Did you know that you could still see many of the old “common” (or elementary) schools that students attended throughout the county?
The first school, District #1 in Northfield (now Pittsford), which opened in 1794, began decades of rapid growth in the number of schools and students. Most of these schools had one or two classrooms and teachers and served students ranging from kindergarten to adolescence.
Until the creation of the state school fund 1805, the schools were completely funded by parent subscription, based on the number of students per family that attended school. Each “district” (as the area each common school served was called) elected three trustees to administer its schools and the state funds it received. The Central Rural School Act of 1914 provided funds to centralize districts beginning in 1925.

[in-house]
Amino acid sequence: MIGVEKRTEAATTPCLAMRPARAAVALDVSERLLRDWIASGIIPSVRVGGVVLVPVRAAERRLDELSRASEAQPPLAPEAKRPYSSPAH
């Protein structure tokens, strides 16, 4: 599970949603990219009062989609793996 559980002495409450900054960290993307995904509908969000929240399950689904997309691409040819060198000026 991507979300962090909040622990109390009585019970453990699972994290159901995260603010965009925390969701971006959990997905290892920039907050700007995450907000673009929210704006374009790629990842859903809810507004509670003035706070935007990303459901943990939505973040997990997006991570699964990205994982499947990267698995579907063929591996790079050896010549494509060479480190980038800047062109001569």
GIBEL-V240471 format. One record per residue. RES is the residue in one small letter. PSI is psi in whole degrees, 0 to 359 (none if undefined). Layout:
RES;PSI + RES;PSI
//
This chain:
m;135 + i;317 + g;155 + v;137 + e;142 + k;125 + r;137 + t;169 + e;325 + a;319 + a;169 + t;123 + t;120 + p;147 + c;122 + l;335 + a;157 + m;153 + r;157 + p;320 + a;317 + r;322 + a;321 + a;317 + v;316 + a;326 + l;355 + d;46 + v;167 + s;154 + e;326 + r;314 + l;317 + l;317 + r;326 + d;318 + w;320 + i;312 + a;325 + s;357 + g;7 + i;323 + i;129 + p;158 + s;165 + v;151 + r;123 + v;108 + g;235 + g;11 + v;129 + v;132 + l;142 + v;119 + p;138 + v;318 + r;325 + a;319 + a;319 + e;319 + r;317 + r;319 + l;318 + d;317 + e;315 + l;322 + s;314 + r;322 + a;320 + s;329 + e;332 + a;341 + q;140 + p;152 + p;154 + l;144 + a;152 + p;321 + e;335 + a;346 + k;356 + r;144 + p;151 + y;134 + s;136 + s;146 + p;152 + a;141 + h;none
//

In 1924, just before centralization began, there were 185 districts throughout the county; this had dropped to 161 in 1945, and was down to 44 in 1954. Centralization continued through the 1950s and gradually eliminated the one room schoolhouse from our education system, but not from our landscape.
The classroom in Chili #1 looks quite different from today. Visitors can see a real classroom at the Little Red Schoolhouse in Penfield.
These next two schools, in Parma and Ogden respectively, were both larger and more substantially built with brick.
The old Ogden Schoolhouse.
Recess at Chili #11, now the site of the Florence Brasser School, provides a good view of the wide age range served in these schools.
Brighton #3. Like many old schools, this schoolhouse was converted for another use. Many schoolhouses have become private homes.
Hamlin #1 was even more unique. The history center in Hamlin is located in the former North Star school, a more typical design than this.